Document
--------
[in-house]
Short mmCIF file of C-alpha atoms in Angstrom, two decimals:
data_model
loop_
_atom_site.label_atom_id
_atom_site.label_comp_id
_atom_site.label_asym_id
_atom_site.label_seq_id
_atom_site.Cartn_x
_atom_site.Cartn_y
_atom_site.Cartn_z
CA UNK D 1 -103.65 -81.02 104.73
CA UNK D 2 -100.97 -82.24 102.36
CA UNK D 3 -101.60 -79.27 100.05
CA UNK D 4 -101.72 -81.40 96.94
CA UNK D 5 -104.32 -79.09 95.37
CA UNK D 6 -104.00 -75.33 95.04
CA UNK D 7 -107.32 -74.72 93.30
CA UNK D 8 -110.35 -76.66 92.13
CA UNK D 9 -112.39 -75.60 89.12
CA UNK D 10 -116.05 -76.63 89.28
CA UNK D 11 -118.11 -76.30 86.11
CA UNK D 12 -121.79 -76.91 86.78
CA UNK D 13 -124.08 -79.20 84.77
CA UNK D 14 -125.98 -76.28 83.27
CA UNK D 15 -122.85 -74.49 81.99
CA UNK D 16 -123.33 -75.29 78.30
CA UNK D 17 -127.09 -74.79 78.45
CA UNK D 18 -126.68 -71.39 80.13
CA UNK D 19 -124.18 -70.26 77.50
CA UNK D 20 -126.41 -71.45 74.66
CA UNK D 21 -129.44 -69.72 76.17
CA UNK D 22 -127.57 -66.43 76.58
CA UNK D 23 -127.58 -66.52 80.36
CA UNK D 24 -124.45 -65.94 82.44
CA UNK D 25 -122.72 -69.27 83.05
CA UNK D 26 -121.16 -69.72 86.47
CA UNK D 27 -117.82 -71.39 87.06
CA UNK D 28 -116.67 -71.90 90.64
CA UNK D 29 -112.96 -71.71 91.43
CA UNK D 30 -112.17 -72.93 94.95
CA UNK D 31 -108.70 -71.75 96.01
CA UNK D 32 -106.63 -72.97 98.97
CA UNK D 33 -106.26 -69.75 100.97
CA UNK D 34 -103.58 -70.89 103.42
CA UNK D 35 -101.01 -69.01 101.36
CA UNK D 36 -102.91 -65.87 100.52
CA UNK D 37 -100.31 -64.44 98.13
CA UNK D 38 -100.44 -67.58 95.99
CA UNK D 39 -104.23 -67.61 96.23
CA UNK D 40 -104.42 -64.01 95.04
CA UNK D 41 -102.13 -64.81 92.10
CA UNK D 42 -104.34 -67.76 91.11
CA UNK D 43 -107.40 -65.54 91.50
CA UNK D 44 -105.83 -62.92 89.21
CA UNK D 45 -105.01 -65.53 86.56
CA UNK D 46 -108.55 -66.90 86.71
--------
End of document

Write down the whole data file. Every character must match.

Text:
[in-house]
Short mmCIF file of C-alpha atoms in Angstrom, two decimals:
data_model
loop_
_atom_site.label_atom_id
_atom_site.label_comp_id
_atom_site.label_asym_id
_atom_site.label_seq_id
_atom_site.Cartn_x
_atom_site.Cartn_y
_atom_site.Cartn_z
CA UNK D 1 -103.65 -81.02 104.73
CA UNK D 2 -100.97 -82.24 102.36
CA UNK D 3 -101.60 -79.27 100.05
CA UNK D 4 -101.72 -81.40 96.94
CA UNK D 5 -104.32 -79.09 95.37
CA UNK D 6 -104.00 -75.33 95.04
CA UNK D 7 -107.32 -74.72 93.30
CA UNK D 8 -110.35 -76.66 92.13
CA UNK D 9 -112.39 -75.60 89.12
CA UNK D 10 -116.05 -76.63 89.28
CA UNK D 11 -118.11 -76.30 86.11
CA UNK D 12 -121.79 -76.91 86.78
CA UNK D 13 -124.08 -79.20 84.77
CA UNK D 14 -125.98 -76.28 83.27
CA UNK D 15 -122.85 -74.49 81.99
CA UNK D 16 -123.33 -75.29 78.30
CA UNK D 17 -127.09 -74.79 78.45
CA UNK D 18 -126.68 -71.39 80.13
CA UNK D 19 -124.18 -70.26 77.50
CA UNK D 20 -126.41 -71.45 74.66
CA UNK D 21 -129.44 -69.72 76.17
CA UNK D 22 -127.57 -66.43 76.58
CA UNK D 23 -127.58 -66.52 80.36
CA UNK D 24 -124.45 -65.94 82.44
CA UNK D 25 -122.72 -69.27 83.05
CA UNK D 26 -121.16 -69.72 86.47
CA UNK D 27 -117.82 -71.39 87.06
CA UNK D 28 -116.67 -71.90 90.64
CA UNK D 29 -112.96 -71.71 91.43
CA UNK D 30 -112.17 -72.93 94.95
CA UNK D 31 -108.70 -71.75 96.01
CA UNK D 32 -106.63 -72.97 98.97
CA UNK D 33 -106.26 -69.75 100.97
CA UNK D 34 -103.58 -70.89 103.42
CA UNK D 35 -101.01 -69.01 101.36
CA UNK D 36 -102.91 -65.87 100.52
CA UNK D 37 -100.31 -64.44 98.13
CA UNK D 38 -100.44 -67.58 95.99
CA UNK D 39 -104.23 -67.61 96.23
CA UNK D 40 -104.42 -64.01 95.04
CA UNK D 41 -102.13 -64.81 92.10
CA UNK D 42 -104.34 -67.76 91.11
CA UNK D 43 -107.40 -65.54 91.50
CA UNK D 44 -105.83 -62.92 89.21
CA UNK D 45 -105.01 -65.53 86.56
CA UNK D 46 -108.55 -66.90 86.71